October 26, 2006
Seattle’s waterfront: 100 years of hidden history
By CHARLES SMITH
When it comes to the future of Seattle’s vital infrastructure, few projects have captured as much public interest as the Alaskan Way Viaduct and seawall replacement project. While the two final alternatives are under consideration, there is a very complex task already under way, a necessary component regardless of the alternative finally constructed.
That component is relocating the area’s critical utility infrastructure, including the electrical, water, sewer, drainage and other hidden systems.
Several challenges surrounding the utility relocation make this task more than a little arduous. In addition to moving the systems that serve the city’s daily operations (if any one system is not functional, the city would be unable to operate), most of the work will be done with the existing viaduct and facilities in place, leaving restricted space for construction. The viaduct limits overhead clearance for construction machinery, and nearby businesses are nestled right up against the structure.
Further, a majority of the work will be done in and around historic structures that must be protected.
Unearthing the past
The Seattle waterfront has a long and glorious history. It was a trading post for many, a stopping point for provisions, and an industrial shipping port. The city’s industrious past adds to the complexity of the existing utilities, since over the years the systems have been added to, modified, and partially removed to accommodate current activities on the waterfront.
This is often referred to as the Frankenstein approach to utility construction. Patch in a piece here, add a little bit there, provide some connections, and over time the systems can become very complicated. The Seattle waterfront has experienced this approach for more than 100 years. Even systems that were in place prior to the downtown fire in 1889 were retained and modified afterward to continue providing services to a rebuilding city.
Over the years, even the shoreline has been changed. The installation of the seawall from the early 1900s through 1930s, fills from the Denny Regrade, and other local projects have impacted the waterfront area. This becomes significant because excavations necessary for the installation of utilities will be going directly through fill over the former shoreline area.
When most large-scale construction projects are discussed, it is often with bravado, in terms such as the “biggest” or the “most complicated,” or even “the most impact and improvement.” For utilities construction, the impacts of the work should be invisible to both the utility service providers and the customers. Phones should still ring, water should still flow and toilets should still flush a significant challenge when dealing with a project that could result in digging a tunnel between the service and the customer.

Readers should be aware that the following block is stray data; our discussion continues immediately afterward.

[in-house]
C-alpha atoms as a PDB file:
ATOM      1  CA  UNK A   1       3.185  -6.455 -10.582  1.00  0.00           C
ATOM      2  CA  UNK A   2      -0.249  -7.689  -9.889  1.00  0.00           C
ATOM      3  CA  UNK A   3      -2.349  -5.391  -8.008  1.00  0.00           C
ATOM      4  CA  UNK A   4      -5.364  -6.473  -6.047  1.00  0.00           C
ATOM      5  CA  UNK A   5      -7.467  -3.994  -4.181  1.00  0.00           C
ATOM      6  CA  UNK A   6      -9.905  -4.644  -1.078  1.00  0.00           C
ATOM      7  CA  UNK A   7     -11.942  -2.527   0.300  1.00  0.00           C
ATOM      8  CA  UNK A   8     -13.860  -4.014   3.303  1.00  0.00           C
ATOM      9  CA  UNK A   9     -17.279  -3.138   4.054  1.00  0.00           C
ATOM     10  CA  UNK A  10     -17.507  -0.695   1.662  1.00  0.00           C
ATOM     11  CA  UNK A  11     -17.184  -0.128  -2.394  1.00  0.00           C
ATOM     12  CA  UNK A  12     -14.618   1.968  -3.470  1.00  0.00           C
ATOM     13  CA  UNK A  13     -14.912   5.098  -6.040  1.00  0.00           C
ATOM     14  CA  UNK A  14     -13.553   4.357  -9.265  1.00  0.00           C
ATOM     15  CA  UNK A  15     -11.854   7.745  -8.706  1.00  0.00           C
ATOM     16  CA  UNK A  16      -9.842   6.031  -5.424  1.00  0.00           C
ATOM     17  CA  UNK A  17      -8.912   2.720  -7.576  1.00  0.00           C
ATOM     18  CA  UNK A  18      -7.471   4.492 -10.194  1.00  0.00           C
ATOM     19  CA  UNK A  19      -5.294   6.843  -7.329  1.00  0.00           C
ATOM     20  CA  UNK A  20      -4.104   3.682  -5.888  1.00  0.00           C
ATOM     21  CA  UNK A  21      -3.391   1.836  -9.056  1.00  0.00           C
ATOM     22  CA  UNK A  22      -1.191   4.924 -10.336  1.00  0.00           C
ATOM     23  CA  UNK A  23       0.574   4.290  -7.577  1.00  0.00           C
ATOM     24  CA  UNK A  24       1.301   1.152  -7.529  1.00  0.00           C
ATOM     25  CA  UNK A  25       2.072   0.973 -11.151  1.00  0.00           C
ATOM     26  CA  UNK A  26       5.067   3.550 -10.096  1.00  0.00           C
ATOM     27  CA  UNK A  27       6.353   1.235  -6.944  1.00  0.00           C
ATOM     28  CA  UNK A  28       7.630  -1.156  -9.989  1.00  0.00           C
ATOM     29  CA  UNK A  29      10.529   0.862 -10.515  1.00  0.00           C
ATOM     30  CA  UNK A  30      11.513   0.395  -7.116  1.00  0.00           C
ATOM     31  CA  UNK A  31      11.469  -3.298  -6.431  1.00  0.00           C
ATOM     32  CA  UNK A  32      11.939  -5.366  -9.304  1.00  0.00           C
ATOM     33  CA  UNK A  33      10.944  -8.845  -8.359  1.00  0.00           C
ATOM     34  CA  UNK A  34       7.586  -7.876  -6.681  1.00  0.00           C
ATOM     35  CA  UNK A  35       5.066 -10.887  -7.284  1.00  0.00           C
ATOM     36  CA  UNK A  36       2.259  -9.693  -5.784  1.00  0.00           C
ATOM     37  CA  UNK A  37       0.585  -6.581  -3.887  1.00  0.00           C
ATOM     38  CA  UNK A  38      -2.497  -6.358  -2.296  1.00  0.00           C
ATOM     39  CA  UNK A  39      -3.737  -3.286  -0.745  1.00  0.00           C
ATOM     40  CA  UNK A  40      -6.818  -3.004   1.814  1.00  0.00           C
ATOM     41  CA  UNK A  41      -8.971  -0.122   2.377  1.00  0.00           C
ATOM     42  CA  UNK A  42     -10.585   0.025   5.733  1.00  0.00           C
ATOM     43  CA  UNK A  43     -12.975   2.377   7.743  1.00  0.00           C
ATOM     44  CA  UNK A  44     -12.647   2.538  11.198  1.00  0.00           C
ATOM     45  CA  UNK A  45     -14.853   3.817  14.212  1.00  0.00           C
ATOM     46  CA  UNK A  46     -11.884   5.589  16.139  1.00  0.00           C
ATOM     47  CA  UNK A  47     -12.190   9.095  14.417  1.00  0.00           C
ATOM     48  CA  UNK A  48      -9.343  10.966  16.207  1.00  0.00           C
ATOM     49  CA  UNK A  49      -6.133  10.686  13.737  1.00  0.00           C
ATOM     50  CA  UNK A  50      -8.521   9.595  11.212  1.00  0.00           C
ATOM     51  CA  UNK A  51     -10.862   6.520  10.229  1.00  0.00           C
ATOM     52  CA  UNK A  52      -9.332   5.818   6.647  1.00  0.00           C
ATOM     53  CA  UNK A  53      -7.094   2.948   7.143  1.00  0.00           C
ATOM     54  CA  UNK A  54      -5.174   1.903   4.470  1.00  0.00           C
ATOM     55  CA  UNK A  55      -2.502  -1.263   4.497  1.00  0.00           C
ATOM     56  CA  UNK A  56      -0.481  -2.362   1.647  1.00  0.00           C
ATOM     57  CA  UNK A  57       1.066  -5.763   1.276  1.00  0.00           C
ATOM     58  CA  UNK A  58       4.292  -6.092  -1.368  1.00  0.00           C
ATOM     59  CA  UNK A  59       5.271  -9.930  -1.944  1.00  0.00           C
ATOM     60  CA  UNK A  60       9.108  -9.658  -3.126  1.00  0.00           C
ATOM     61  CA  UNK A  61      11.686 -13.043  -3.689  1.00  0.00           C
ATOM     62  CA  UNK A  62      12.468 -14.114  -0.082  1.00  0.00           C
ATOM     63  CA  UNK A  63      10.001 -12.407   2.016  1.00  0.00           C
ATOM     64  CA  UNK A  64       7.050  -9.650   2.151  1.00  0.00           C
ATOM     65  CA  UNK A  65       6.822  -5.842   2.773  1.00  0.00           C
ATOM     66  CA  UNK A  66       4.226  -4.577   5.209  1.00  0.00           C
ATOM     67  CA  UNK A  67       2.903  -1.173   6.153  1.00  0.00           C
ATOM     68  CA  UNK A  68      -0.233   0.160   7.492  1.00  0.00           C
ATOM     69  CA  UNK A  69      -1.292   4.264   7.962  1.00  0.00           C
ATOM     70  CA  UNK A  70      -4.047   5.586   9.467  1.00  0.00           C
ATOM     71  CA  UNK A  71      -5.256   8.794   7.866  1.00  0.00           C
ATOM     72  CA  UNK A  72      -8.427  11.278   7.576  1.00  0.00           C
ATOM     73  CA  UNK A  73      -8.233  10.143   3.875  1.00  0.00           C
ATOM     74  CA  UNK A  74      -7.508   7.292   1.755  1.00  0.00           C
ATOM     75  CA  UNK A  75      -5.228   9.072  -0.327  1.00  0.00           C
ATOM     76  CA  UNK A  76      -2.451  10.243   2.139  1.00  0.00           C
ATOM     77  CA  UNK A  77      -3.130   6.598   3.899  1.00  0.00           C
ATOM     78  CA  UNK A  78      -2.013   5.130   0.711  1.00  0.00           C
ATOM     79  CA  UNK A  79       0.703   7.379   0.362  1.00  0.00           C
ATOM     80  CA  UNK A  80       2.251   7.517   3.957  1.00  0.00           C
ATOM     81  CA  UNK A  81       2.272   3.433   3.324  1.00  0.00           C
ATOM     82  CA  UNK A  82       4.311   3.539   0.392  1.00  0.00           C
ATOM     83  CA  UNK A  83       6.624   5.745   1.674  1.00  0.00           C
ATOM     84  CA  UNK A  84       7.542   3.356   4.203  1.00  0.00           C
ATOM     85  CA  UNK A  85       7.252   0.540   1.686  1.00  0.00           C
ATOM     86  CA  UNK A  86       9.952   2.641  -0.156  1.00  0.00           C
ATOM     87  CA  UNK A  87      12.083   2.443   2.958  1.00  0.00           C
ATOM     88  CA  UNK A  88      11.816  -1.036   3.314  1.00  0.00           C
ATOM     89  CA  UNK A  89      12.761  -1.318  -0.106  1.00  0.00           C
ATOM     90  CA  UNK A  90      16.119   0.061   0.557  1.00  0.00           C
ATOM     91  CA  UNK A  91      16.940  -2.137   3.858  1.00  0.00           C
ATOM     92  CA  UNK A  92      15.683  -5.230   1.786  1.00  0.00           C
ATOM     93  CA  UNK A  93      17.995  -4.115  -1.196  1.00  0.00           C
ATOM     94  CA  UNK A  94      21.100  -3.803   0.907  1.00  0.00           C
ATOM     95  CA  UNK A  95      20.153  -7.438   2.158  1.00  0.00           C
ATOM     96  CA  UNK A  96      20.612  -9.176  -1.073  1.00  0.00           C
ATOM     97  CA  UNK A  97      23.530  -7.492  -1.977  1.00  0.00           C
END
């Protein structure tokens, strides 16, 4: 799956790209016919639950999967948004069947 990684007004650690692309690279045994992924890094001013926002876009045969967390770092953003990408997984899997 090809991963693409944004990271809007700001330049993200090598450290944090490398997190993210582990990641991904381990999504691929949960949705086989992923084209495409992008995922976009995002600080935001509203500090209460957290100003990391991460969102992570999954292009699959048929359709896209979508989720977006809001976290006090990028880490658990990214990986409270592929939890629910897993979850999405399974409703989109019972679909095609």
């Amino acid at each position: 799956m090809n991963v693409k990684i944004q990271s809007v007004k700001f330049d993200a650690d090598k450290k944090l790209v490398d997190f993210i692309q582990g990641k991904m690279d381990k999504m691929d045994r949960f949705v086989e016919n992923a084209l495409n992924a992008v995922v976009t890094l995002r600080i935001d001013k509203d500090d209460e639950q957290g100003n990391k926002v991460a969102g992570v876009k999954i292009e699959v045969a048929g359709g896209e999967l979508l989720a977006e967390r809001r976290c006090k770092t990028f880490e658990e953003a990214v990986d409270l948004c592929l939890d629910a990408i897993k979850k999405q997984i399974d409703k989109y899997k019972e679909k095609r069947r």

Because of the restrictions and complexities of existing structures and systems, innovation is essential when it comes to installing and constructing the utility systems. Directional drilling, reduced-height equipment and adjustable shoring systems are all methods that will help ensure seamless construction.
When relocating a utility, the plan is to construct a secondary utility that will take the place and functionality of the system that is currently in the way of the Alaskan Way Viaduct replacement alternative. Once this second utility is installed and operational, the other utility can then be abandoned and removed during the replacement alternative construction. For some utilities, temporary services will be placed either ahead or behind current construction work, allowing the service to remain as transparent as possible to the customer through the entire construction process.
Better systems for the future
Another significant aspect of the work is to bring utility systems into compliance with current codes, reduce or eliminate redundancies, and streamline system maintenance. This is accomplished by the design team working in close coordination with the utility agencies and the city as the utility designs move forward.
This coordination ensures current system functionality is maintained, and that the utility agencies are prepared to operate and maintain the modified systems. By coordinating early in the project, the need for re-design work can be minimized.
Finally, the utility relocation work must be coordinated with the surface restoration, and must fit within the larger goal of improving the city’s waterfront. The final part of the utility installation will require innovation and creativity to achieve.
Working closely with the team designing the surface restoration along the waterfront, the utility engineers will use model drainage systems such as bioswales, rainwater recovery, and other sustainable features to effectively integrate the utility systems into the urban environment.
Long after the viaduct alternative is constructed, this carefully designed utility relocation work will ensure the city’s vital systems will continue to function invisibly and seamlessly, serving Seattle’s current and future generations.
Copyright ©2009 Seattle Daily Journal and DJC.COM.
Comments? Questions? Contact us.